It was clear to physician leaders that the Department of Medicine needed a new way to handle the inpatient volume to avoid overburdening the house staff. And so, out of necessity, new surge teams were born. On Jan. 4, 2021, explains Cathy Garzio, vice chair and director of finance and administration, the department launched its three new surge teams.

These surge teams were staffed by attending physicians and fellows from a variety of medical specialties who signed up for shifts to care for up to 10 patients per team without interns or residents. “Then, over time, with volume remaining high and growing, we added four additional teams, plus swing and night shifts,” says Garzio.

All this activity was coordinated by leaders in Hospital Medicine, oncology, and cardiovascular medicine, among others. Jeff Chi, MD, an internal medicine specialist at Stanford Health Care, coordinated the extremely complex schedule with Vicki Parikh, MD, assistant professor of cardiovascular medicine, and Dan Gerber, MD, clinical assistant professor of cardiovascular medicine. “We are extremely proud of our doctors for stepping up, taking on these extra duties, and making sure SHC patients have the very best care possible,” Garzio adds.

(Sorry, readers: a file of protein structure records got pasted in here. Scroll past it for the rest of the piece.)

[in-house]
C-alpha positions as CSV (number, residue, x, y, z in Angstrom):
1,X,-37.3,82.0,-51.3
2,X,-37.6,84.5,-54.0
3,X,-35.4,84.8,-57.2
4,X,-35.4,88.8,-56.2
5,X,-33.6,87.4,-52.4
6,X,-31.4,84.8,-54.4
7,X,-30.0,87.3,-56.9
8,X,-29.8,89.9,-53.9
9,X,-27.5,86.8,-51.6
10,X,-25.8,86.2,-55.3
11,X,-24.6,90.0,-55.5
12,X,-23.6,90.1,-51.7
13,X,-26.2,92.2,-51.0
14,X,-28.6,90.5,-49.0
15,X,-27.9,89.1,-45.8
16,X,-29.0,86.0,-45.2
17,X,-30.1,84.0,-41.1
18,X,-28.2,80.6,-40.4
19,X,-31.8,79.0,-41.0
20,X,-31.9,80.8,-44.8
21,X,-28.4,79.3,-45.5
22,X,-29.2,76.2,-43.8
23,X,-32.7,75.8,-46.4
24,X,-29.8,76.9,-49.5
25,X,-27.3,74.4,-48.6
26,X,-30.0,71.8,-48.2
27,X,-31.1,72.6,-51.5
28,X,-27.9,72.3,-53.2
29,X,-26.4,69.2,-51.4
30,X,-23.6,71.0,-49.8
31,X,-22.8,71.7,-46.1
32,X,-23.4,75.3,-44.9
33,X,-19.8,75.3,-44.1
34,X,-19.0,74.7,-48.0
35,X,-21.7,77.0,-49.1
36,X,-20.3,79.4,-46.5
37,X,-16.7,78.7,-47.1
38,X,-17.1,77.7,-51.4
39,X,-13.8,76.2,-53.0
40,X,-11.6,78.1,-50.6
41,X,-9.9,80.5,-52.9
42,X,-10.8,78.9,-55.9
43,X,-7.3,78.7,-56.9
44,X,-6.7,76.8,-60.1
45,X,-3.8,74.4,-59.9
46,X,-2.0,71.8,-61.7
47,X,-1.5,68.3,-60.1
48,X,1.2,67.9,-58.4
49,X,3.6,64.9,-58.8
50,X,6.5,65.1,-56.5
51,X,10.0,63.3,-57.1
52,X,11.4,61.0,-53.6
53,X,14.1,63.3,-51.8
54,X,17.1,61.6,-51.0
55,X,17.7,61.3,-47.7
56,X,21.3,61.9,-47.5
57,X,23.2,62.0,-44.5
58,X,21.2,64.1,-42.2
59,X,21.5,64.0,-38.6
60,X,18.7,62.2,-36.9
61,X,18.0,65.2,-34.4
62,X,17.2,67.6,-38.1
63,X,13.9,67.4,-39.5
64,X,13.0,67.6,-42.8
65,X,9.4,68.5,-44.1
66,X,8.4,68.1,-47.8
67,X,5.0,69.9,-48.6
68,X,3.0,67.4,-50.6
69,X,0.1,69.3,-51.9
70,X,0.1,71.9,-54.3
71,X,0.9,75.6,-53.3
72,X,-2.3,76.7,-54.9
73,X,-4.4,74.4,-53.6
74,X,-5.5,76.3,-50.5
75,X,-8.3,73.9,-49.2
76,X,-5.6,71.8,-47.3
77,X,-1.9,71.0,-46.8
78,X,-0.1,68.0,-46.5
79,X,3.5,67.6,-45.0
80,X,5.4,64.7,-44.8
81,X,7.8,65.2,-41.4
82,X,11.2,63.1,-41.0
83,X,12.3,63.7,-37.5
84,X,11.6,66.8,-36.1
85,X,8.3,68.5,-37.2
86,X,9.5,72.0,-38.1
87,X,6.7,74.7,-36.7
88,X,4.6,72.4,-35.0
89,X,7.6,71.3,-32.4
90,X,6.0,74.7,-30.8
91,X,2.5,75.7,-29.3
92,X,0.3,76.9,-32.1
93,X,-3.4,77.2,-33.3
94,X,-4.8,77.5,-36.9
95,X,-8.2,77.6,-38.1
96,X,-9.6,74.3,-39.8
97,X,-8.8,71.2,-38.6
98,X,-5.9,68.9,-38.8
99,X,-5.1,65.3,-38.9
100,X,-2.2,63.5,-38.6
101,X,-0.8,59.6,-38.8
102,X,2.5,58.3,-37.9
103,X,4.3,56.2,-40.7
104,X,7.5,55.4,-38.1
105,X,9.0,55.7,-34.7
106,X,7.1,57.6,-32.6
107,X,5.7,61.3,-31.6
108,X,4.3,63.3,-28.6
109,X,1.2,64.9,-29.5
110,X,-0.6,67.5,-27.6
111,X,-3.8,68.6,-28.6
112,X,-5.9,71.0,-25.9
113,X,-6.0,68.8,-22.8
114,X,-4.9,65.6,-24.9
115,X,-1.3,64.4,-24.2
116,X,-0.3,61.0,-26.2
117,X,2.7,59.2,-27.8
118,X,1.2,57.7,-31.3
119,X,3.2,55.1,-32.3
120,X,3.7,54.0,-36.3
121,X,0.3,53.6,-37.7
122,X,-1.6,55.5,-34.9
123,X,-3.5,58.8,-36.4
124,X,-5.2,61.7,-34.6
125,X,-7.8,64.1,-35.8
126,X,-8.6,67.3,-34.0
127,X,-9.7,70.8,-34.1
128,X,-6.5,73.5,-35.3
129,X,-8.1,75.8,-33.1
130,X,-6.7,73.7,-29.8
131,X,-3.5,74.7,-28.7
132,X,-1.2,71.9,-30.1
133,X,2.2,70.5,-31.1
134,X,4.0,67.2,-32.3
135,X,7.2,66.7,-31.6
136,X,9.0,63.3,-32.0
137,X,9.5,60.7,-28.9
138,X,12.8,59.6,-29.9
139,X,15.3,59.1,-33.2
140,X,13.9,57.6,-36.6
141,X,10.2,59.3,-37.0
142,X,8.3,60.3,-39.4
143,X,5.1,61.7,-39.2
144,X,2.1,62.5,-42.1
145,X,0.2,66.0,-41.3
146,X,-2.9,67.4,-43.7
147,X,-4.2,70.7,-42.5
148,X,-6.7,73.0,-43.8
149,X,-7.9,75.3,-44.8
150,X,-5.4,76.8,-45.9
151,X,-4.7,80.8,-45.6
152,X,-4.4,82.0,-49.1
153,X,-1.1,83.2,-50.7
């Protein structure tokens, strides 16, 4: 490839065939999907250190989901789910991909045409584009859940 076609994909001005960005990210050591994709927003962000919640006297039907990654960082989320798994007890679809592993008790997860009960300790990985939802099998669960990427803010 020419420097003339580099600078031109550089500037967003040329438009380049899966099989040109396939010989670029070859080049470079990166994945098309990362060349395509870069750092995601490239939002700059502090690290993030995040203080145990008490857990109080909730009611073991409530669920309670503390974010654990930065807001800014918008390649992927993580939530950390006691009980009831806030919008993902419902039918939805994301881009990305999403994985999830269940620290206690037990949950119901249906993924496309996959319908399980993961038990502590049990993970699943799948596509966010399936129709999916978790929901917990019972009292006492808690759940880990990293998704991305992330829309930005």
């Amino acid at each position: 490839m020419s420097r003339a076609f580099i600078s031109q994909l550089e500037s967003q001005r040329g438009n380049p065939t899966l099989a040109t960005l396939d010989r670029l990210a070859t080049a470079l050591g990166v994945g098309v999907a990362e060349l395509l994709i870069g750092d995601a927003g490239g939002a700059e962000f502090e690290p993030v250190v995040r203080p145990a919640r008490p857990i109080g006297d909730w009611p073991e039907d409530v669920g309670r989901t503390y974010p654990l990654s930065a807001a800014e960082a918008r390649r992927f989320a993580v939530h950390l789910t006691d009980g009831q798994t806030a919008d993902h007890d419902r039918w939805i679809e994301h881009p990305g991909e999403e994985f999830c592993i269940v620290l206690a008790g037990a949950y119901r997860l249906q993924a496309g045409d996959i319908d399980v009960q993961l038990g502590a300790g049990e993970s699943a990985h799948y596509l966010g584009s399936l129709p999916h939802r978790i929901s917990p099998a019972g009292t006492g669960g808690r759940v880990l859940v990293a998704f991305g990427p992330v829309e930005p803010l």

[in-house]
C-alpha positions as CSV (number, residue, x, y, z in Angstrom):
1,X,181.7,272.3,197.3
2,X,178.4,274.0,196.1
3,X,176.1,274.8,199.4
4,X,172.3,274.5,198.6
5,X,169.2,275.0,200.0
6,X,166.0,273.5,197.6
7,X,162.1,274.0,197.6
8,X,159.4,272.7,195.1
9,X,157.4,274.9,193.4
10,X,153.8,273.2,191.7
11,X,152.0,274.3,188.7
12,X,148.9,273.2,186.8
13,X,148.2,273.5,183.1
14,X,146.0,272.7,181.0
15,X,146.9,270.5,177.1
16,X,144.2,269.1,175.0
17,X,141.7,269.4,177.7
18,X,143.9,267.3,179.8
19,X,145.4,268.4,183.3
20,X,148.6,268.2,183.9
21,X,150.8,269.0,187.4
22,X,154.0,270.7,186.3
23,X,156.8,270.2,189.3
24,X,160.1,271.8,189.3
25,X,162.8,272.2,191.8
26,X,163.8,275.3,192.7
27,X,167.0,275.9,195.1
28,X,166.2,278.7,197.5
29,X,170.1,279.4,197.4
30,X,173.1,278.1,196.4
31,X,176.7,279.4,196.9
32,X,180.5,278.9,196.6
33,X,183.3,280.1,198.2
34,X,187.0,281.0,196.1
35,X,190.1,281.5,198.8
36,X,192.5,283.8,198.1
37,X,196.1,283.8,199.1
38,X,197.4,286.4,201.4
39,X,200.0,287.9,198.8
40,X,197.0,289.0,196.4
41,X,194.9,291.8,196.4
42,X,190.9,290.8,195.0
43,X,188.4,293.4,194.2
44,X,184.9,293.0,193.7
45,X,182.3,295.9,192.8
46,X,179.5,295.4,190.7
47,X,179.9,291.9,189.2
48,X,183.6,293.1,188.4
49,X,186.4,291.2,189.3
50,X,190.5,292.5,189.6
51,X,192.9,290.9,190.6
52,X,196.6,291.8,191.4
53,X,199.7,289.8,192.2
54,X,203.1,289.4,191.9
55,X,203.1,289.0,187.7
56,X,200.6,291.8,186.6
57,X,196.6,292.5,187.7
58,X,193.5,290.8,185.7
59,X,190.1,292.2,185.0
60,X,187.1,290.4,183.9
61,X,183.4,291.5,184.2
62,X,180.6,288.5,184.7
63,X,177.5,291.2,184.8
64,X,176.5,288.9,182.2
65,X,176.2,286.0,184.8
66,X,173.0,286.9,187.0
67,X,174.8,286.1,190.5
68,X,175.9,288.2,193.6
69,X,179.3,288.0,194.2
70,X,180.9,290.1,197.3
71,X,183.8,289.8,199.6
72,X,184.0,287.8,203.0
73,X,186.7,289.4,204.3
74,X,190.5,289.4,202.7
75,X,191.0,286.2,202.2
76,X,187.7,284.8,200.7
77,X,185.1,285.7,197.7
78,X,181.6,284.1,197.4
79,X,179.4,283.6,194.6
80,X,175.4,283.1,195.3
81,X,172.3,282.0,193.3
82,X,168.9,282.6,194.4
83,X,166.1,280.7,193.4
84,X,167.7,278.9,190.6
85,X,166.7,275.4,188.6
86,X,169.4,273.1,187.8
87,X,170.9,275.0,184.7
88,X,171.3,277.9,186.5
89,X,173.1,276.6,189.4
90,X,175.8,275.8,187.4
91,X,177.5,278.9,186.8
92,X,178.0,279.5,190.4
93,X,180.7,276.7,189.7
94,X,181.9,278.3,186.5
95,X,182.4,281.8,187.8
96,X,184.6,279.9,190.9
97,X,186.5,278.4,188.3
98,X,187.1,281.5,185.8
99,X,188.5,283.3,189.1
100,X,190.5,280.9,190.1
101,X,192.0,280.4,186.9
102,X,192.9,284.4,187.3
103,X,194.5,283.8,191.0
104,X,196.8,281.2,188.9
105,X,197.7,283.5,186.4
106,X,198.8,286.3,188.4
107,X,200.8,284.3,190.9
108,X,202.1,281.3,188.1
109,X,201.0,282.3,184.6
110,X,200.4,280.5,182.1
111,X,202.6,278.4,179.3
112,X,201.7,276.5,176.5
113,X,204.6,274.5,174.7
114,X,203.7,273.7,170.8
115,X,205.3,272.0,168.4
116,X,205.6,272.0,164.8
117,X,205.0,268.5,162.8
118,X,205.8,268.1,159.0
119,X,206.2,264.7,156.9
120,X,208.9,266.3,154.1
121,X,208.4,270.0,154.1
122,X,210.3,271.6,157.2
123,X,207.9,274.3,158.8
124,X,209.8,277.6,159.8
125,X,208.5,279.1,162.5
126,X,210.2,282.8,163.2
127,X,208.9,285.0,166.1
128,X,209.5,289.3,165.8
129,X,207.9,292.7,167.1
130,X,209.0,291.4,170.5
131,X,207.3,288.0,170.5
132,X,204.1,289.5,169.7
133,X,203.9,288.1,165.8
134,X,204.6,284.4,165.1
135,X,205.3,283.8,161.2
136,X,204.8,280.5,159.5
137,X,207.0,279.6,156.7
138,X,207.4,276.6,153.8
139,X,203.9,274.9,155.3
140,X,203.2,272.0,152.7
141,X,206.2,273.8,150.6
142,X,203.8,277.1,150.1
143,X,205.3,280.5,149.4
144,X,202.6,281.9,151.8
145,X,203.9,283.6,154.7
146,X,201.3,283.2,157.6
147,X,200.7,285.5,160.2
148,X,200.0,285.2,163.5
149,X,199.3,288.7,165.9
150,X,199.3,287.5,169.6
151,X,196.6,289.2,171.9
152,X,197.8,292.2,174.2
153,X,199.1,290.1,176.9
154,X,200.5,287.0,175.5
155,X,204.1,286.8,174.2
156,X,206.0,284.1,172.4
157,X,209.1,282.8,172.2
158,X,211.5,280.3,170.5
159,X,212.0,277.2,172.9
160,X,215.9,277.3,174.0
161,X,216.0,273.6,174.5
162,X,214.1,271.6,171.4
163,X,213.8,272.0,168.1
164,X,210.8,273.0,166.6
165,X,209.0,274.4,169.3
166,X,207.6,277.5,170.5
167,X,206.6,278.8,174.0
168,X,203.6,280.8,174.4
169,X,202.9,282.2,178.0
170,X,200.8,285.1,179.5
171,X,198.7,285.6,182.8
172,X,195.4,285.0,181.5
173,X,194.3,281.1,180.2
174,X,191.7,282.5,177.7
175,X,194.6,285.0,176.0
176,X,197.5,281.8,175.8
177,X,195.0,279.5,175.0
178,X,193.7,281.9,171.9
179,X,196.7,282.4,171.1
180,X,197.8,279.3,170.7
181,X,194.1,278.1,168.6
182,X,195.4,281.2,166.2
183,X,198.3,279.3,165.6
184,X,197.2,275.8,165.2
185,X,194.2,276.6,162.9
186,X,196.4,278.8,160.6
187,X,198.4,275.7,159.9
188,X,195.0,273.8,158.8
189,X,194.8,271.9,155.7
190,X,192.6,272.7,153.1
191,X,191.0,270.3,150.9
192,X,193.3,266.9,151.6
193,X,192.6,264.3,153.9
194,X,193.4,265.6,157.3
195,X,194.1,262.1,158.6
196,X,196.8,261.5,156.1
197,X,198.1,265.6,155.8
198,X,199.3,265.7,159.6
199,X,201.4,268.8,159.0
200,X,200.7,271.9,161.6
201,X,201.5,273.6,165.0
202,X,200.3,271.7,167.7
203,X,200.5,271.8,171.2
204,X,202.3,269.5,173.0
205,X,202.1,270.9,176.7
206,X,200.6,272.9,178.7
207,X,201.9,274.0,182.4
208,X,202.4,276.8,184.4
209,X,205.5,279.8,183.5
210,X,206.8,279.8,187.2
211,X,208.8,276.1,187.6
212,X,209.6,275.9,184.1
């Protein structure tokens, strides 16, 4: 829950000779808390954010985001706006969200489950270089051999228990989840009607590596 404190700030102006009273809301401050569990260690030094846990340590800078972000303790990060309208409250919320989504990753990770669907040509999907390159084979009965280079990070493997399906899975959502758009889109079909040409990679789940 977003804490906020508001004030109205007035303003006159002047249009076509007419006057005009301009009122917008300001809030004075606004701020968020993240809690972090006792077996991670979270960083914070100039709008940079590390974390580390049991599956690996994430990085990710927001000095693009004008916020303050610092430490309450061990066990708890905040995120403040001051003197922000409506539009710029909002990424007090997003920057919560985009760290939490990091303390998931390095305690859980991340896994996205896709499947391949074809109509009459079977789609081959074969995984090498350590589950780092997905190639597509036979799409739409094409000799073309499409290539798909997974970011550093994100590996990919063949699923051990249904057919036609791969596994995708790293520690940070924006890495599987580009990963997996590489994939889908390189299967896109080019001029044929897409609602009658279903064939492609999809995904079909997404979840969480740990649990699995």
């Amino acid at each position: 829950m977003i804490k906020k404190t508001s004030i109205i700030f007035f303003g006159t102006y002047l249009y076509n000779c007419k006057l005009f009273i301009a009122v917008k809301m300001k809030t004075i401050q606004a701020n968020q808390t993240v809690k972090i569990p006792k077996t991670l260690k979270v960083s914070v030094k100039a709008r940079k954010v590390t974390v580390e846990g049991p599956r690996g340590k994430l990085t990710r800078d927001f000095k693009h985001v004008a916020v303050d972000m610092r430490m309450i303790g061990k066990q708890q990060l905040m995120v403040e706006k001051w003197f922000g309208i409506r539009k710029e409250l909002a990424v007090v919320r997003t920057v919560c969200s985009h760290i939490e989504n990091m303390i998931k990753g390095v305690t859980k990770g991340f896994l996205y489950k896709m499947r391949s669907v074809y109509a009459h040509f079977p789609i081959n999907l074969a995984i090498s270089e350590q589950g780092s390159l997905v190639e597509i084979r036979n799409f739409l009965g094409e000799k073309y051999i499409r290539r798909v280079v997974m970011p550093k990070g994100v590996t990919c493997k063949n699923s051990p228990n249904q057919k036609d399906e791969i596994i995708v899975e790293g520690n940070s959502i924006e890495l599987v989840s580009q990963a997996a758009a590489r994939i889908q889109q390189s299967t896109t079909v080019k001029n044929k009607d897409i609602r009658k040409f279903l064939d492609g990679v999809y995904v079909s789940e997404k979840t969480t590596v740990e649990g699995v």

How Do Surge Teams Work?

Every new patient who comes to the hospital is assigned to a treatment team. That’s the team that puts orders into the computer, communicates with the nursing staff, and receives pages for urgent issues. “The primary team ends up functioning like the hub at the center of the wheel with all those other spokes feeding into them,” says Johnson. The spokes are the other specialists and staff members with whom the team works.

Because the number of health care providers wasn’t enough to manage the patients coming in during the winter, the department devised a program where they asked doctors from within medicine (including medicine subspecialties) to sign up for shifts working as general hospitalists or internal medicine doctors. “So doctors who would normally be working as nephrologists and pulmonologists and cardiologists and oncologists,” says Johnson, “were able to work temporarily as general hospitalists or internal medicine doctors to take care of these additional patients coming in.”

Administrators started by creating a Google Doc listing shifts during which the hospital needed extra physicians. Doctors signed up for 12-hour shifts, some of which were overnight, and six-hour shifts from 5 p.m. to 11 p.m. to help fill gaps in the treatment teams and provide safe, high-quality patient care.

It was just an enormously complicated logistical undertaking. We’ve often joked that it’s like building a plane while you’re flying it.

– Tyler Johnson, MD

It was just an enormously complicated logistical undertaking. We’ve often joked that it’s like building a plane while you’re flying it.